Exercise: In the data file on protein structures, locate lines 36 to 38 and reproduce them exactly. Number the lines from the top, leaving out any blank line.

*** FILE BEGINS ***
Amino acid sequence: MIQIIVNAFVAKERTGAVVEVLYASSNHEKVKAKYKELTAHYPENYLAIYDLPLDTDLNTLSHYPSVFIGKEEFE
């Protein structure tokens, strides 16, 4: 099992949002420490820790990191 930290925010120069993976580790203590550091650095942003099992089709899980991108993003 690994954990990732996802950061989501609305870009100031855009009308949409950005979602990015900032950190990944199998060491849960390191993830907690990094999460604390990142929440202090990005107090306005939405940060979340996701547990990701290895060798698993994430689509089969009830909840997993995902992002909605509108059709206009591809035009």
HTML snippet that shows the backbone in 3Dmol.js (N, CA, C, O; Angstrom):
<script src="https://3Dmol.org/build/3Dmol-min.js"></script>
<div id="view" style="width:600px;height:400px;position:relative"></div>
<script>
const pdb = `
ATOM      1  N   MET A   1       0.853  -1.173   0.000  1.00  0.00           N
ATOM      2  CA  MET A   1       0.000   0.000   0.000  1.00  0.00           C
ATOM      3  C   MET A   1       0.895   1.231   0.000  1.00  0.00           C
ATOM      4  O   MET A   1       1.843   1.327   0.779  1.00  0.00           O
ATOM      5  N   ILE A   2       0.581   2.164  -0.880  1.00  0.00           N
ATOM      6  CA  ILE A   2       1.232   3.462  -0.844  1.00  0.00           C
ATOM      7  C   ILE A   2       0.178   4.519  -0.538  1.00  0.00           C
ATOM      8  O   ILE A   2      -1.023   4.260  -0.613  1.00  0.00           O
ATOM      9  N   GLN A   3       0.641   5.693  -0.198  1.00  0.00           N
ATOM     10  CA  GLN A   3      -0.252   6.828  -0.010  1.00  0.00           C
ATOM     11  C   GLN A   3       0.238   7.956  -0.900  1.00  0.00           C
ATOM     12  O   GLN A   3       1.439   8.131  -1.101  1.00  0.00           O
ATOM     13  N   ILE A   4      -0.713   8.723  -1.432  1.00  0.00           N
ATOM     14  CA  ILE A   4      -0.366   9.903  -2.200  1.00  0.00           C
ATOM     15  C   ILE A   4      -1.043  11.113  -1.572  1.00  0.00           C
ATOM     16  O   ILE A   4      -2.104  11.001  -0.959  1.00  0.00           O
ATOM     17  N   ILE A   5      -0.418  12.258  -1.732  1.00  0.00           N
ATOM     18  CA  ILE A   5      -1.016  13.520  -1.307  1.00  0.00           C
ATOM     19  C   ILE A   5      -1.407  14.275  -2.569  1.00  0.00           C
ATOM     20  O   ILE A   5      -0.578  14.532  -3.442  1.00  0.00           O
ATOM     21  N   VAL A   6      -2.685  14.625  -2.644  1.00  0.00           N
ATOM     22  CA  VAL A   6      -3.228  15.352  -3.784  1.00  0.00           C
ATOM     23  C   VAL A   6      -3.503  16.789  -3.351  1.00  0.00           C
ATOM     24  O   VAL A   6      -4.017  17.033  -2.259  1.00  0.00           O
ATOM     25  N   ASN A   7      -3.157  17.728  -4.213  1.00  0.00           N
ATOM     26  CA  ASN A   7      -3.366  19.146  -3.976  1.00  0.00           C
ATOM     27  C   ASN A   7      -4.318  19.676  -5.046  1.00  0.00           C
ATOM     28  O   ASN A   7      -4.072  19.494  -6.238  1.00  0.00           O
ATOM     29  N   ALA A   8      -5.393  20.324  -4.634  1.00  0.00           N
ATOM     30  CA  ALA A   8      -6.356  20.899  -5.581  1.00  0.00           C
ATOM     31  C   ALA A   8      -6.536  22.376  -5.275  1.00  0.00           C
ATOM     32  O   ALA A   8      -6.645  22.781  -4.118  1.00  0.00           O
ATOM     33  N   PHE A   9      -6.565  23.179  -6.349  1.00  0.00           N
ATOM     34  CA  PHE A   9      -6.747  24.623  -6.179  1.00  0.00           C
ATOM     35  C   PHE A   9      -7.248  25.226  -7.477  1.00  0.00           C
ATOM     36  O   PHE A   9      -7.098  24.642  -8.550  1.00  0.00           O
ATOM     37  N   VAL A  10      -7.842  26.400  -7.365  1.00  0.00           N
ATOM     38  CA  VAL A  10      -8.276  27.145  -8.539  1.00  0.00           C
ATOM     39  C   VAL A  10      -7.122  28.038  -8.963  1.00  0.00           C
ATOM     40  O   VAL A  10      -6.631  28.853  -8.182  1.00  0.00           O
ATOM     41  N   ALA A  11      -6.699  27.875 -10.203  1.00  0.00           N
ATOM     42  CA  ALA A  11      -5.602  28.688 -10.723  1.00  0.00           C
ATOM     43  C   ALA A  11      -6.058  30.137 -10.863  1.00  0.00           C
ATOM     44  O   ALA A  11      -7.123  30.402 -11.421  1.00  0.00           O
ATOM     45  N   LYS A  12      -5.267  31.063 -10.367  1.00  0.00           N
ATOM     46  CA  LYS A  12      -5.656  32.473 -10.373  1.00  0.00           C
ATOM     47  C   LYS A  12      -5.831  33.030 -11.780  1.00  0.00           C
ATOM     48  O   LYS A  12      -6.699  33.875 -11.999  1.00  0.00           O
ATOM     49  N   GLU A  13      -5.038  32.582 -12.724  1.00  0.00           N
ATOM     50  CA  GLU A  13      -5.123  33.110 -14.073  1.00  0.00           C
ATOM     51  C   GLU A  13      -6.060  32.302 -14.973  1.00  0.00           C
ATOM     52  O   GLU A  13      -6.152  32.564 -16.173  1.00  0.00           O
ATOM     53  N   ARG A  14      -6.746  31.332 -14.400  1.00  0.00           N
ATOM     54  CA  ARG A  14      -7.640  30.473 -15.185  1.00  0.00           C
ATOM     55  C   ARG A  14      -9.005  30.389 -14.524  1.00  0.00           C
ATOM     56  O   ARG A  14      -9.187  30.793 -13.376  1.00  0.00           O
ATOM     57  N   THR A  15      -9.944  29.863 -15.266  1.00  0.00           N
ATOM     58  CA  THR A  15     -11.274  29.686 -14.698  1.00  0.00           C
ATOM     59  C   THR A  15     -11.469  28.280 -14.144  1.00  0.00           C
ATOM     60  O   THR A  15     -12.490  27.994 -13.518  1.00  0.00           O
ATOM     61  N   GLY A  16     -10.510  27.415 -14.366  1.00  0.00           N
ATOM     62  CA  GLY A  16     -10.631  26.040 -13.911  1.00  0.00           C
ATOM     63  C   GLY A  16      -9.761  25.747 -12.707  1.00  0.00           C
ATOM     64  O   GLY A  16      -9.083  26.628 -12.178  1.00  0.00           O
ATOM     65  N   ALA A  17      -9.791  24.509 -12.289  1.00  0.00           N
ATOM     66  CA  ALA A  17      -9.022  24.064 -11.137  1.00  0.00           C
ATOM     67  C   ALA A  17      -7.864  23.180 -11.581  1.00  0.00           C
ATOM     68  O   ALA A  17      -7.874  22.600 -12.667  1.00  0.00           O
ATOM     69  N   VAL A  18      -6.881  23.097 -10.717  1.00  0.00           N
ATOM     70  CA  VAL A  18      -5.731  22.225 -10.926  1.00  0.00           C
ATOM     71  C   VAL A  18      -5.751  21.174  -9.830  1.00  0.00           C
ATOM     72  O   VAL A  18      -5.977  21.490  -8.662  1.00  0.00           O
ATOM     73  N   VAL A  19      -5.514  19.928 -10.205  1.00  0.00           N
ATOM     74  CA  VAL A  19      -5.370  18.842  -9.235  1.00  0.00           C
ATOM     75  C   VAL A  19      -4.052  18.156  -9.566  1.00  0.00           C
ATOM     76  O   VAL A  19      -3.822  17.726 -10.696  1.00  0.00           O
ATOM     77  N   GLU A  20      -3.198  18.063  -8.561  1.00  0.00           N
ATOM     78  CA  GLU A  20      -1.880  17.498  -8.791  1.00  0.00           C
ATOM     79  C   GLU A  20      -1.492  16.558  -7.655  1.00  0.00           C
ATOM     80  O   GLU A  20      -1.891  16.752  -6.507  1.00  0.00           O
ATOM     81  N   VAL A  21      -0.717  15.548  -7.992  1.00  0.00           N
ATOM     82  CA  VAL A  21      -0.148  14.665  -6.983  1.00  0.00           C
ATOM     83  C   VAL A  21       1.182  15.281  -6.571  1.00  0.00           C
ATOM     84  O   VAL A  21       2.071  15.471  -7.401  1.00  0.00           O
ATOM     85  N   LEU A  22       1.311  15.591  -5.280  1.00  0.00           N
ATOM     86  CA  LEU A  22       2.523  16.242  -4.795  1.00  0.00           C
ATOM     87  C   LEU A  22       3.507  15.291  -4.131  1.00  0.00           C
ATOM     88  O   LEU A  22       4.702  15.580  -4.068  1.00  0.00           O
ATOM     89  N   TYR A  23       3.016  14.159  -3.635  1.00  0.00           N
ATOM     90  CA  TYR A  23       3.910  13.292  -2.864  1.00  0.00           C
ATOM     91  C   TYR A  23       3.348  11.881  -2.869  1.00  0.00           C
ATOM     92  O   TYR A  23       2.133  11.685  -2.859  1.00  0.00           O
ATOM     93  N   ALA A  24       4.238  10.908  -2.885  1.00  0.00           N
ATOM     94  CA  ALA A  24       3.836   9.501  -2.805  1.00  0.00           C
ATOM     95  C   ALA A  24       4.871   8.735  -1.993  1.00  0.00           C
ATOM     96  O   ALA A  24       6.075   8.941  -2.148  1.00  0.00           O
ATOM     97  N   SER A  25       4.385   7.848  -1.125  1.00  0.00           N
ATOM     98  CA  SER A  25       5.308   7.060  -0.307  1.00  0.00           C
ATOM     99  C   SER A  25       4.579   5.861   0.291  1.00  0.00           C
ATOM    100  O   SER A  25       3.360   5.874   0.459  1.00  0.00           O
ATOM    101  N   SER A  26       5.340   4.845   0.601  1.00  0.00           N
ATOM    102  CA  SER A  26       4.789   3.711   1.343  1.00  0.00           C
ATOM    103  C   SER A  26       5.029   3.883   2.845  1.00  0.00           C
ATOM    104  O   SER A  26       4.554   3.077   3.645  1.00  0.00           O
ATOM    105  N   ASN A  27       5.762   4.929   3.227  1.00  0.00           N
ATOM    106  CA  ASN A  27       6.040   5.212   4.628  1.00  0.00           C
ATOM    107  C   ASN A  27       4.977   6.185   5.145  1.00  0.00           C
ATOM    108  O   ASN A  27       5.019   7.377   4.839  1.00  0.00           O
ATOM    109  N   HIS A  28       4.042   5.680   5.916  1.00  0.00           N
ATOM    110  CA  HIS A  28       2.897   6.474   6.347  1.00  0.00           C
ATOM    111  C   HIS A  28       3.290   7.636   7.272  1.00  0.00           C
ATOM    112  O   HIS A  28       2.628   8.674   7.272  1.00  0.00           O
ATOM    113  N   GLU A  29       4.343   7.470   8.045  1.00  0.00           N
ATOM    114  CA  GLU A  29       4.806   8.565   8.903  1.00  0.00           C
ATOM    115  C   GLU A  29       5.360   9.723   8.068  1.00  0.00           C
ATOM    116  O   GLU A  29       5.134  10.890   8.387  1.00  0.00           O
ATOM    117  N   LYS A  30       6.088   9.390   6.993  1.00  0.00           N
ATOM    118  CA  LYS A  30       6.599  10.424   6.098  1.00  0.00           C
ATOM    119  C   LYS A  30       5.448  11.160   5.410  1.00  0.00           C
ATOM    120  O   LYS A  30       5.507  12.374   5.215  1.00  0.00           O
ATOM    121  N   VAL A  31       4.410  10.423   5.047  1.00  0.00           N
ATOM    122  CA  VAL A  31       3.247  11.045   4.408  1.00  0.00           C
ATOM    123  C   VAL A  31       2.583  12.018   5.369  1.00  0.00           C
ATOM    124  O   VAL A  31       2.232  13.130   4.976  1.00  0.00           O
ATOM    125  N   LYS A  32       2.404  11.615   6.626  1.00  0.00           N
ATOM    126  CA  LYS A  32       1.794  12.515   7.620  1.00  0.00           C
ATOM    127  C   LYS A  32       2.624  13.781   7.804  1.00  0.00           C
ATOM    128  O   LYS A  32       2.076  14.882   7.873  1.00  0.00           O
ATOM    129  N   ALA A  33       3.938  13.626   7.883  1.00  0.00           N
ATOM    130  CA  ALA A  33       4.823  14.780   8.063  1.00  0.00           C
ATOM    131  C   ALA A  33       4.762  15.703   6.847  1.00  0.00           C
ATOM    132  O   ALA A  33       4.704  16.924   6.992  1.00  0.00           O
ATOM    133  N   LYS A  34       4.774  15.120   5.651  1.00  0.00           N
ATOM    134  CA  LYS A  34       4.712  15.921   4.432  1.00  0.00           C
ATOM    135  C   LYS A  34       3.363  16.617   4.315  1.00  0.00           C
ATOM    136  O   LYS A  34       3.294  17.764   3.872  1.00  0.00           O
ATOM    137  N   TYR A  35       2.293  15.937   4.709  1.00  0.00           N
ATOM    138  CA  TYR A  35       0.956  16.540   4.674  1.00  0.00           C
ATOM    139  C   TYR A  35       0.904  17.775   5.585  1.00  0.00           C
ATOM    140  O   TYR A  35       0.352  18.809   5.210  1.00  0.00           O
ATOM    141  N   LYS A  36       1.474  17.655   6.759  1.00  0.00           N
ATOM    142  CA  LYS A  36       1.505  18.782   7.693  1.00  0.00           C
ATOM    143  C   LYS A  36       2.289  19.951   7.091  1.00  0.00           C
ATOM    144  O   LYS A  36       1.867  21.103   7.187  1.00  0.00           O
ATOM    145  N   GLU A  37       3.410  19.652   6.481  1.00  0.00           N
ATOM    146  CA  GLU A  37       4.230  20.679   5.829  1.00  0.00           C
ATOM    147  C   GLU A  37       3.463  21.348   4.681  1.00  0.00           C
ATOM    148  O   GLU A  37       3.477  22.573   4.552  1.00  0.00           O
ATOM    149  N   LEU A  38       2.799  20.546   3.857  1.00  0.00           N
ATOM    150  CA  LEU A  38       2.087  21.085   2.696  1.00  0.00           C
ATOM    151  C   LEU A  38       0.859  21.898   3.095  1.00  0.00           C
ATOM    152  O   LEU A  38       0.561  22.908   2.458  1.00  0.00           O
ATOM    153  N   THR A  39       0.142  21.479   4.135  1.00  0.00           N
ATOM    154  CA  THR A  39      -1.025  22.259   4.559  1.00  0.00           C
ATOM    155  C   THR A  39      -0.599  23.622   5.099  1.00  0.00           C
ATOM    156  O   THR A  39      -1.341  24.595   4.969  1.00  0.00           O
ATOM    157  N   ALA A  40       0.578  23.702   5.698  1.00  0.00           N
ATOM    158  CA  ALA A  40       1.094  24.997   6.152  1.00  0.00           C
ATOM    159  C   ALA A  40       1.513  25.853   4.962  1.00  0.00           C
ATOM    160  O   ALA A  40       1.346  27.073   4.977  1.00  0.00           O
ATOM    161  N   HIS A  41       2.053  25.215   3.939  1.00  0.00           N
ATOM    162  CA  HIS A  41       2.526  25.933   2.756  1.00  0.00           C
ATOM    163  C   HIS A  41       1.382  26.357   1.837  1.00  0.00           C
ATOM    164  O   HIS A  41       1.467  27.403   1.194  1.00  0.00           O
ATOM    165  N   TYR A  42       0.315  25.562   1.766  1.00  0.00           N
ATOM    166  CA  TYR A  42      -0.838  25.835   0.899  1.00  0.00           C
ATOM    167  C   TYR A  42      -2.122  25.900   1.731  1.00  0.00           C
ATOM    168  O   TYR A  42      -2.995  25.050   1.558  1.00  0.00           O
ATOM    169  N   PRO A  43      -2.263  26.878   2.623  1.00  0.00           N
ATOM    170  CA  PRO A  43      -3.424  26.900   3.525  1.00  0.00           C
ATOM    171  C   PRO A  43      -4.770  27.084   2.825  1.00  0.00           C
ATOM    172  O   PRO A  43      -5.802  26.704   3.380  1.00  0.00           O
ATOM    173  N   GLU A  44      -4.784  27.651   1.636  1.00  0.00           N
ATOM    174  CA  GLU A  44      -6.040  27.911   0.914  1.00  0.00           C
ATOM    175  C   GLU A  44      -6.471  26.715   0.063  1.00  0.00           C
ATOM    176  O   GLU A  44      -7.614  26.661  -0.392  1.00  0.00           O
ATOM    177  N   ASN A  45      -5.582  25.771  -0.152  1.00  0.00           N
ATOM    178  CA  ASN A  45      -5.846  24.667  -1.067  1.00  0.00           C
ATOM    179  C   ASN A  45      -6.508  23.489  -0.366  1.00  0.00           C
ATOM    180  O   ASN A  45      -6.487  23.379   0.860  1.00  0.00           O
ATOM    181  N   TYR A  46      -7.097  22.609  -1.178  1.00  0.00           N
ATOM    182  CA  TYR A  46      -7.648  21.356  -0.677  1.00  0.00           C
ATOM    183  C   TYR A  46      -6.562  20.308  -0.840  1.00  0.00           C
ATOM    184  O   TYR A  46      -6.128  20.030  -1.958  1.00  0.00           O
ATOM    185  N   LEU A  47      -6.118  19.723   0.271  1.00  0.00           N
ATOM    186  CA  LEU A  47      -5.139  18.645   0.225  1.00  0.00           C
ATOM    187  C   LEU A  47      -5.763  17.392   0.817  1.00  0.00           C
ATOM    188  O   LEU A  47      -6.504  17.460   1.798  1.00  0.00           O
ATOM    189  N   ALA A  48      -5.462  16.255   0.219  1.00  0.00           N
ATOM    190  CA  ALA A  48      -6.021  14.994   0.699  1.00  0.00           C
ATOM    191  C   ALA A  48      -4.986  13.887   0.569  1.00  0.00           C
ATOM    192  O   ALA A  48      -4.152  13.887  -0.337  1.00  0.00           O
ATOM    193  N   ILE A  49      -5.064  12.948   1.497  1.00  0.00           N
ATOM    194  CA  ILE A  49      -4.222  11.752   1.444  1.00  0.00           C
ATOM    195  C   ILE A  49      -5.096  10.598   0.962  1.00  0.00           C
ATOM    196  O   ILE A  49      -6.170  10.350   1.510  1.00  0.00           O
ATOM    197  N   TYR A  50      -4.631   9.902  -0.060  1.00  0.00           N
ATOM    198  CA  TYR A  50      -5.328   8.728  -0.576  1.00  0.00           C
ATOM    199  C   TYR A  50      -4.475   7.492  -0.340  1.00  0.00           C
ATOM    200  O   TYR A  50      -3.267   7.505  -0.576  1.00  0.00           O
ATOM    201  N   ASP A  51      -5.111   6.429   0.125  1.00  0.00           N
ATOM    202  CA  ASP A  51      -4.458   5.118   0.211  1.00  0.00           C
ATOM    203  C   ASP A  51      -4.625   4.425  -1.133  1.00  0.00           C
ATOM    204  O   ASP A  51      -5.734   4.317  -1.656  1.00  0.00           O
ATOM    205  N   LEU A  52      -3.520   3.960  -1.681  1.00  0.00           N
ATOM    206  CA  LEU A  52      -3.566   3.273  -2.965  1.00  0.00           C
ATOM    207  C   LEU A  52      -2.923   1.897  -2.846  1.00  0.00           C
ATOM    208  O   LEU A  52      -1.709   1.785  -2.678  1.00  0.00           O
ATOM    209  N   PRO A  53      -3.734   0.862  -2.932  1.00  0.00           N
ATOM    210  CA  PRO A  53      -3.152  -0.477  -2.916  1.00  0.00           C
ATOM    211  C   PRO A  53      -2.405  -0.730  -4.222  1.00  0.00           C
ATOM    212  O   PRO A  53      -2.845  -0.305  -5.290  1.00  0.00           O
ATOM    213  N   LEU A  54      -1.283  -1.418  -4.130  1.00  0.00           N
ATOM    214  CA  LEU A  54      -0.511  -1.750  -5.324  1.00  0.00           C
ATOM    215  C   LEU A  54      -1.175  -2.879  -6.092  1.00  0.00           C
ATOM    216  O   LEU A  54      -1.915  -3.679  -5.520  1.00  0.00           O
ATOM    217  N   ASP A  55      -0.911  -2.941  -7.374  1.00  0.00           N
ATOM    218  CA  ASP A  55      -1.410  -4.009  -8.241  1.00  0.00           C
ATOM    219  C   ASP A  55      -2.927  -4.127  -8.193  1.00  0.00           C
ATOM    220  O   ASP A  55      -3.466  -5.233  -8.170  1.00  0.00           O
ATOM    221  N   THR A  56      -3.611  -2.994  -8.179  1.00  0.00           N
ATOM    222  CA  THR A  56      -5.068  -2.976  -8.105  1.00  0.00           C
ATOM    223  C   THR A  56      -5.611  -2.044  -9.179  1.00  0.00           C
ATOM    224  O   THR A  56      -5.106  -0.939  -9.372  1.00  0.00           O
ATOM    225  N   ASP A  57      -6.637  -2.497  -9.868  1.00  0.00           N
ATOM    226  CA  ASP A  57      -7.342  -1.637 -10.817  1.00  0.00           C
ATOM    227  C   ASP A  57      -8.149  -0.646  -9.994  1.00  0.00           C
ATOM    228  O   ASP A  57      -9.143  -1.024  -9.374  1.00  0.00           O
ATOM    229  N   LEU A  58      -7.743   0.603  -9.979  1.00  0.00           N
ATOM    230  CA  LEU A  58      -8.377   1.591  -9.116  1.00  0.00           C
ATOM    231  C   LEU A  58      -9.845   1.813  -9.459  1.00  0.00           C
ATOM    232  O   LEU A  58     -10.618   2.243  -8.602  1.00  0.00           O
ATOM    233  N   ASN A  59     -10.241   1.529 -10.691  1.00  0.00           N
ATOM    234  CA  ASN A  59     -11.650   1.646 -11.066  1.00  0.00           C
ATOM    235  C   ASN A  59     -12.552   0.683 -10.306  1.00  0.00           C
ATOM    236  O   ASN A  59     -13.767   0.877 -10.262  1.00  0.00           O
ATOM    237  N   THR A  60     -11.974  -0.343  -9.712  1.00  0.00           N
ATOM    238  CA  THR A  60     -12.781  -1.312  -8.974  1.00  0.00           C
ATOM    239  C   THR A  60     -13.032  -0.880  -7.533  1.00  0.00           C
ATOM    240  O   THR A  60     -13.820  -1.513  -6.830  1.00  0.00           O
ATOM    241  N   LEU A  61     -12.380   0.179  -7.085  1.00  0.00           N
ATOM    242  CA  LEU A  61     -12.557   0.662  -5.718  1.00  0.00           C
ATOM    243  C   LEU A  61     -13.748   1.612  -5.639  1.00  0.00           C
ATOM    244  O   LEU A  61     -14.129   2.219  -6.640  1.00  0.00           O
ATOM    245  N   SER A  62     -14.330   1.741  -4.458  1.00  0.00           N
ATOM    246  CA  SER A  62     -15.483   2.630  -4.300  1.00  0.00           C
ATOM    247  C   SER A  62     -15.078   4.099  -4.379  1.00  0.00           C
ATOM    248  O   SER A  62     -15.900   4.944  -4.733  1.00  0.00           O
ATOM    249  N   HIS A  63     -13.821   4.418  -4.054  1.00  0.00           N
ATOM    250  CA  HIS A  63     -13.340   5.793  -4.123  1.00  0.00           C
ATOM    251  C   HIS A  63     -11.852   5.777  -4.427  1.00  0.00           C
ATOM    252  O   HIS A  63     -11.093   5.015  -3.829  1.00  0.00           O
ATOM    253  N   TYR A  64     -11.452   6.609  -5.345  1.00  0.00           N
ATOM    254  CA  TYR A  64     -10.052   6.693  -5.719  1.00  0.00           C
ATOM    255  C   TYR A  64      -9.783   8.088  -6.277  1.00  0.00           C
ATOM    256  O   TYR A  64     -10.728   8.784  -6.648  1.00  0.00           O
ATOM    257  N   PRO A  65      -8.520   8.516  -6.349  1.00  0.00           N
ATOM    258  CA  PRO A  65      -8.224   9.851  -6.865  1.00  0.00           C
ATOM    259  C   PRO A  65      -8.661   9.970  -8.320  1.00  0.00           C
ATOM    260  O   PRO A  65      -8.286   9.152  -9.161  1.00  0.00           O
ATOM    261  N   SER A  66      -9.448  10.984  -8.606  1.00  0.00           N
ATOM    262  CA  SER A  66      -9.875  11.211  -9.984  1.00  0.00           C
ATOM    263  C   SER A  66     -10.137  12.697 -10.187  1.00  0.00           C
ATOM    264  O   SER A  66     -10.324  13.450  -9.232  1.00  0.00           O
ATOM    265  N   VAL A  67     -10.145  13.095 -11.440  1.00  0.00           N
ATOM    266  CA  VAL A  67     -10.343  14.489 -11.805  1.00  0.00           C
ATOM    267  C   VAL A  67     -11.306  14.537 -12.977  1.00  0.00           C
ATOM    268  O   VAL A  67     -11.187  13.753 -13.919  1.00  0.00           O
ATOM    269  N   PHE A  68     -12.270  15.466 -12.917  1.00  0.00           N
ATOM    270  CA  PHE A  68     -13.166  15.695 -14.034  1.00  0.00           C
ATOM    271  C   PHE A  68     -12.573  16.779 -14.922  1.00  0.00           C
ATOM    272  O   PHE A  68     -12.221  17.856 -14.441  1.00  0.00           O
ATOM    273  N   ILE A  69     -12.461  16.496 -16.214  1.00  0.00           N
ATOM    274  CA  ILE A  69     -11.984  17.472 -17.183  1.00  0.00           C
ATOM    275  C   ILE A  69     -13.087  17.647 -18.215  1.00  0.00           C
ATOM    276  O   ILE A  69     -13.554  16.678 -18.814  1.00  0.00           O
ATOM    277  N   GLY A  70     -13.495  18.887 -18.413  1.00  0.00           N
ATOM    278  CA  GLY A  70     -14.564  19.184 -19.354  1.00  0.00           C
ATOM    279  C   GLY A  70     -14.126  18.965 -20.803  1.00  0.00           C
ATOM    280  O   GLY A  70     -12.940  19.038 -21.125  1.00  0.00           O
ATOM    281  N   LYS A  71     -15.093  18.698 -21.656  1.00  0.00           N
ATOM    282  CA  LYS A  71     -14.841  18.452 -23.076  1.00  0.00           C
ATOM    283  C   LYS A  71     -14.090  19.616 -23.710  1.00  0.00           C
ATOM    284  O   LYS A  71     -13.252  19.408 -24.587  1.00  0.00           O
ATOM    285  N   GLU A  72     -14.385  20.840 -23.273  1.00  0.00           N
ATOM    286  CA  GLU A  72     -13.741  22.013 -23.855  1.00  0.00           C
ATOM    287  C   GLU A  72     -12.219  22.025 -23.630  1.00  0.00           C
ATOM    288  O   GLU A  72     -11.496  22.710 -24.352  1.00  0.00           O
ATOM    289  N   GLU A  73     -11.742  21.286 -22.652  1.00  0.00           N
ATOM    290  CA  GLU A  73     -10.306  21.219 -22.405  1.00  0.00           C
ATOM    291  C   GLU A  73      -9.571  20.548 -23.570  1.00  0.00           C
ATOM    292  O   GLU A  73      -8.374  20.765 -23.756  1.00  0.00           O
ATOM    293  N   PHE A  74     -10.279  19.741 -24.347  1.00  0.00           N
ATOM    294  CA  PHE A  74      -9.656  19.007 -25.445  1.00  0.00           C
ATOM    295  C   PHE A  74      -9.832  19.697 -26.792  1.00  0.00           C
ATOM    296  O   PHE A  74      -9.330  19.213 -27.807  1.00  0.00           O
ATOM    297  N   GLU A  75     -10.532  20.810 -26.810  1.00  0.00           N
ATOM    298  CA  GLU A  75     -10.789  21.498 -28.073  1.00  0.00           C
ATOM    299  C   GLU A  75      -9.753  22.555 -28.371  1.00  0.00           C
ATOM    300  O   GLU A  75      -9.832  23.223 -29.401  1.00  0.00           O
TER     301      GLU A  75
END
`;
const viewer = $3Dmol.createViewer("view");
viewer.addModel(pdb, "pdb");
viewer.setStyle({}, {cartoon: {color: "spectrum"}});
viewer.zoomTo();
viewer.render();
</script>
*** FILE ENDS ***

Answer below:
ATOM     29  N   ALA A   8      -5.393  20.324  -4.634  1.00  0.00           N
ATOM     30  CA  ALA A   8      -6.356  20.899  -5.581  1.00  0.00           C
ATOM     31  C   ALA A   8      -6.536  22.376  -5.275  1.00  0.00           C